The Constitutional Court decision expands the reach of public interest and its meaning in terms of the Companies Act

6 May 2014 3 min read Article

In April 2014, the Constitutional Court ordered the South Africa Social Security Agency (Sassa) to initiate a new tender process for the payment of welfare grants and held that the current contract holder, Cash Paymaster Services, could not benefit from an unlawful contract and that its proceeds should not be above public scrutiny (Allpay Consolidated Investment Holdings (Pty) Ltd and Others v Chief Executive Officer of the South African Social Security Agency and Others (No 2) (CCT 48/13) [2014] ZACC 12 (17 April 2014)).

The prevailing view up until now has been that a private company remains just that - private and immune from public accountability and scrutiny  - so long as the corporate veil has not been pierced by a court of law, or the company is not publicly listed, or, with the recent coming into effect of the new Companies Act,  that the company does not have a certain public interest score prescribed in the Act which subjects it to higher transparency and accountability requirements.

Notwithstanding that, the Companies Act itself has amongst its objectives the promotion of the compliance with the  Bill of Rights in the application of company law. Previously, this was interpreted to mean that a private company needed to do no more than "not to interfere with or diminish the enjoyment of the protected rights.”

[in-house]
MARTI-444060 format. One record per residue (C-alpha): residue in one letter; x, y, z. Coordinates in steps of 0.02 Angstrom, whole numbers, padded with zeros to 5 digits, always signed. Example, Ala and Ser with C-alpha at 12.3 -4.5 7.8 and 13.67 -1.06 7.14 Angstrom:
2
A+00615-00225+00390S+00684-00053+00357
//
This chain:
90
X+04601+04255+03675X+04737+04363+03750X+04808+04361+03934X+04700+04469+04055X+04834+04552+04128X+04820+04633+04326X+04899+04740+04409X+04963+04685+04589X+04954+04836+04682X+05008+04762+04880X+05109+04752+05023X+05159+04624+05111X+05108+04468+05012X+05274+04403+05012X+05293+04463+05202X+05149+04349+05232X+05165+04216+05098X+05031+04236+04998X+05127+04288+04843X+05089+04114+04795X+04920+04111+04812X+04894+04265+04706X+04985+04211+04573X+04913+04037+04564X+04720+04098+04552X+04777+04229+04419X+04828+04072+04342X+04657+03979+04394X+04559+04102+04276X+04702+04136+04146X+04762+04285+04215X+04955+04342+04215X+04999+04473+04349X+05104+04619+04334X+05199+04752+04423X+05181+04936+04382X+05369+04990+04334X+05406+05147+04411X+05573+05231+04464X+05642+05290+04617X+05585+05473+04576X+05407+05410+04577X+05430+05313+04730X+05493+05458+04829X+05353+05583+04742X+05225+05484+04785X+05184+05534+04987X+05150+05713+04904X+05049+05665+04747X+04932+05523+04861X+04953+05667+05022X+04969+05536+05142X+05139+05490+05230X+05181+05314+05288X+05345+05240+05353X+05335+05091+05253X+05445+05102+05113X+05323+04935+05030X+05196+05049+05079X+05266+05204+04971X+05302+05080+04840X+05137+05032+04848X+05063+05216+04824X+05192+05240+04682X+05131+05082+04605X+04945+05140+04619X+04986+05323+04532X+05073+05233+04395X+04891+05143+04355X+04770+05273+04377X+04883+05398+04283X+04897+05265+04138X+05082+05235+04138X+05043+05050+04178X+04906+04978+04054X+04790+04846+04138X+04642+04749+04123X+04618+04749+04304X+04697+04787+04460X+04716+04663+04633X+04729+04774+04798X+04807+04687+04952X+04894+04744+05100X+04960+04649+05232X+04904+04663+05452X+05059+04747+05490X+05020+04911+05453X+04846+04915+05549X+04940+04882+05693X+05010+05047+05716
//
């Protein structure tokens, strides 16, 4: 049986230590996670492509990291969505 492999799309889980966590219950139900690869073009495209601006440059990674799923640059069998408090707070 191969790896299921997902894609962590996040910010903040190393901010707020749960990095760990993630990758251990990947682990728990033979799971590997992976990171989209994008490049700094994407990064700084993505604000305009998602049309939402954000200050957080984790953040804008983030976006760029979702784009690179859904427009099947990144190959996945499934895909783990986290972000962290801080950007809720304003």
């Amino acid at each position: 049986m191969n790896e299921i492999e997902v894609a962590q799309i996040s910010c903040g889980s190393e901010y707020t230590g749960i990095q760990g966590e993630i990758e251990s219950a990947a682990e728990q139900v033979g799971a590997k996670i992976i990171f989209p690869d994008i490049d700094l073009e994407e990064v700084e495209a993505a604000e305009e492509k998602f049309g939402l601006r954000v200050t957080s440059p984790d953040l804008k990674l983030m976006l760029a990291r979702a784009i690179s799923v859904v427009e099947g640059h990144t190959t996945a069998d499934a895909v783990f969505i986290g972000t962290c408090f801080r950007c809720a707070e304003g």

The new reality  seems more like Cekwa!  - a game we used to play as children. You "touch" or “tap” the state for business and your very nature as a private sector company might change.  In terms of this decision, by tapping the state for contracts, a private company might soon find itself in a position where it has to disclose pertinent aspects around its operational and financial business to improve transparency and accountability.

After this  judgment it is clear that any benefit that a private company derives from state contracts will not be beyond public scrutiny. The court has held that under the current constitutional dispensation, the presence or absence of government control is no longer a determining factor in whether an entity is an organ of state. So, as in the case of Cash Paymaster, the nature  of the function performed by the company on behalf of the state may transform the company itself by diminishing or limiting its private nature and covering it with a public cloak, together with concomitant obligations.

As a start, companies that fulfil a constitutional function or a public function on behalf of the state will not avoid public accountability, disclosure and scrutiny. Secondly, the net result of this decision may potentially be interpreted as not only affecting companies that are contracted by the state to fulfil a constitutional or public function, but also all private sector companies involved in public private partnerships, fulfilling certain infrastructure obligations on behalf of the state or its organs.

Conceivably, the reach  of this decision may extend to those companies that owe their license to operate from the state and by operation of law. Examples are certain regulated industries as well as those companies that are state funded or derive a substantial portion of their revenues from the state or its organs.  The tentacles could also extend to subcontractors. Such companies would be required to "ring fence" those aspects of their operations and financial revenues that are derived from the state from other activities, to enable such scrutiny.

It seems the ambit of a private company's accountability reaches beyond the meaning and interpretation of  "public interest" as well as its public interest score   as narrowly defined in the Companies Act.

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